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minute read
June 4, 2021

Purchase Intent Data: How Can You Use It to Your Advantage?

Written by
Internal Results

Every B2B marketer knows about the power of good data and the effect it can have on campaign success. But, two-thirds of marketers aren't even sure of the exact source of their data, which can lead to poor results without a clear reason why. If you want to supercharge your campaigns, whether you're running PPC ads, to account-based marketing campaigns, then this article is for you.

We'll explain what purchase intent is, why you should consider using it, and how to target your ideal customers when they show purchase intent. With that said, let's jump straight into the article.

What is Purchase Intent?

Purchase intent is when someone is showing signs of being ready to buy a product or service. There are different ways to calculate purchase intent. It usually takes into account a range of factors, such as demographics, company size, the actions they took on your site, interactions with your marketing campaigns, and more.

Generally speaking, purchase intent models use a core set of variables that includes factors like demographics, firmographics, engagement, past purchases, interaction with marketing messages, and more. All of these factors are combined to decide if someone is ready to buy or not. Another popular term for purchase intent that is often used interchangeably is buyer intent.

Why Should I Target Buyers By Purchase Intent?

You're probably wondering what the main benefits of targeting by purchase intent are. It will help you understand where they are in the buying cycle so you can customize messaging and content that will be truly relevant to them. You cut the guesswork out of the marketing equation. It's one of the reasons that Amazon's Advertising capabilities are so powerful. When a shopper is browsing Amazon they will show clear intent about where they are in the buying cycle.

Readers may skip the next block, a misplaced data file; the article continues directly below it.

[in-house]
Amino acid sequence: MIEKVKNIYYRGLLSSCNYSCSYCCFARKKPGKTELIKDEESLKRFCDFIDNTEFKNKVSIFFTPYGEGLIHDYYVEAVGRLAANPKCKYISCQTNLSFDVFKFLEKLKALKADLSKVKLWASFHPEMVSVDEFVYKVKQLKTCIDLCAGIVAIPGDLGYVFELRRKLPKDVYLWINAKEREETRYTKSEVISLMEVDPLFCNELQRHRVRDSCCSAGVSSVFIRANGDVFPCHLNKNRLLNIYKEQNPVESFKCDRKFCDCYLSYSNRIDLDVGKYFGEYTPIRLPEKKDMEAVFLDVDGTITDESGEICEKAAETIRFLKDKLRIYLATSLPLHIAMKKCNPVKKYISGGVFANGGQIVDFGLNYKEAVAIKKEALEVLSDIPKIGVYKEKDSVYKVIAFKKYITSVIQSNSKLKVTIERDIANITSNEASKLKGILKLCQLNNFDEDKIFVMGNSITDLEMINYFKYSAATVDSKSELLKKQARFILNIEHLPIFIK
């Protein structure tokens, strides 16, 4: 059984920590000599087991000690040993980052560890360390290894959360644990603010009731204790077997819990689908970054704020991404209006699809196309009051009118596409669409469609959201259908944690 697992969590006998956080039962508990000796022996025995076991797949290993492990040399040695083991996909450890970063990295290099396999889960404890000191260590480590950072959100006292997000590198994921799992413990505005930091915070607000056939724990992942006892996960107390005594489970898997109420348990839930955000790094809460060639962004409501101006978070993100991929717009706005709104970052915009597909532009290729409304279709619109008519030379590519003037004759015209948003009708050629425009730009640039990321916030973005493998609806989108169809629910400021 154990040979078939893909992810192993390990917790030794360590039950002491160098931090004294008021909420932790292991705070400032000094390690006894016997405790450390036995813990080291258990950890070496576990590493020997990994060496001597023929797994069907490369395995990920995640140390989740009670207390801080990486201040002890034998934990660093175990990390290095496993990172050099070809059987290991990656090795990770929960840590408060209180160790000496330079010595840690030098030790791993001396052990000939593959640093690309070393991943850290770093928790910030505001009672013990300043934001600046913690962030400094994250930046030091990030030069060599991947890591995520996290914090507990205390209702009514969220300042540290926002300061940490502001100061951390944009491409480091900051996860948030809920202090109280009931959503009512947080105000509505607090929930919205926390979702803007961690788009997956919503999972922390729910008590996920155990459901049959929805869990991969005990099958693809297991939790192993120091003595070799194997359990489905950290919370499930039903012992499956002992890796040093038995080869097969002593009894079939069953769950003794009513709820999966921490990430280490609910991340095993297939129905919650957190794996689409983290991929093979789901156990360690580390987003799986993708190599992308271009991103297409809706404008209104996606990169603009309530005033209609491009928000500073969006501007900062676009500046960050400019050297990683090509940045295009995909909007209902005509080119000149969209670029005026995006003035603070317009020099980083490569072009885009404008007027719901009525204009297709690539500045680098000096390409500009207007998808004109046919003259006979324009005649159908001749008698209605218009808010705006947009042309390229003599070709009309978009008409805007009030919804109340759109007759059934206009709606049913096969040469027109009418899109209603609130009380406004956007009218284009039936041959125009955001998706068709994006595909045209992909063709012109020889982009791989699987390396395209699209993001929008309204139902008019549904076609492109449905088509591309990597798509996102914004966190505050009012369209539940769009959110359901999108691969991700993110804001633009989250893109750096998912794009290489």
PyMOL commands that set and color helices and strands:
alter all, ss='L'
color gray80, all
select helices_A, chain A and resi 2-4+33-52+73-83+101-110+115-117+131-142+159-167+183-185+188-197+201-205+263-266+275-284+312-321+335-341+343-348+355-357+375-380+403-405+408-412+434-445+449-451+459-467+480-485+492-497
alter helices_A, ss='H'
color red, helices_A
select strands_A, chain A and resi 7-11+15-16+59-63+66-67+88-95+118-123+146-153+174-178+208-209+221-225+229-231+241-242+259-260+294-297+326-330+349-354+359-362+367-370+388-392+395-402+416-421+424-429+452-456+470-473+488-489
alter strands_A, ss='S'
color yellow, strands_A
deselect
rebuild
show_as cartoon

If they're clicking through to many products in a short time-span and reading product descriptions you can assume they're not quite ready to buy. But, if they're spending more time on one product page, coming back to it regularly, and reading all the reviews, you can assume that they're almost ready to buy that product. The same concept applies to B2B customers.

Despite longer sales cycles that often require more touchpoints before a lead converts, we can still calculate purchase intent based on a number of factors. The average B2B buyer visits 3 sites before making a purchase, but 37% of them visit four or more during their buying process.

The average buyer visits 2-3 sites in the buying process, but a large proportion still visit many more than that

Other data shows that B2B buyers make 12 searches before choosing the best solution for them. If you knew when and what they were searching for, you would have a huge advantage over your competitors as you could target them in a more granular and personalized way. Once you have a source of intent data you can target leads at the best possible times, with the best content for them. You'll see higher conversions on your marketing campaigns and will be able to optimize digital spend.

How to Target by Purchase Intent

In this section, we'll look at some of the most effective ways to target by purchase intent. There are many ways to target based purchase intent. The right one for you will depend on your resources and specific use-case. Let's take a look at how to target buyers based on purchase intent.

1. Work With an Intent Data Provider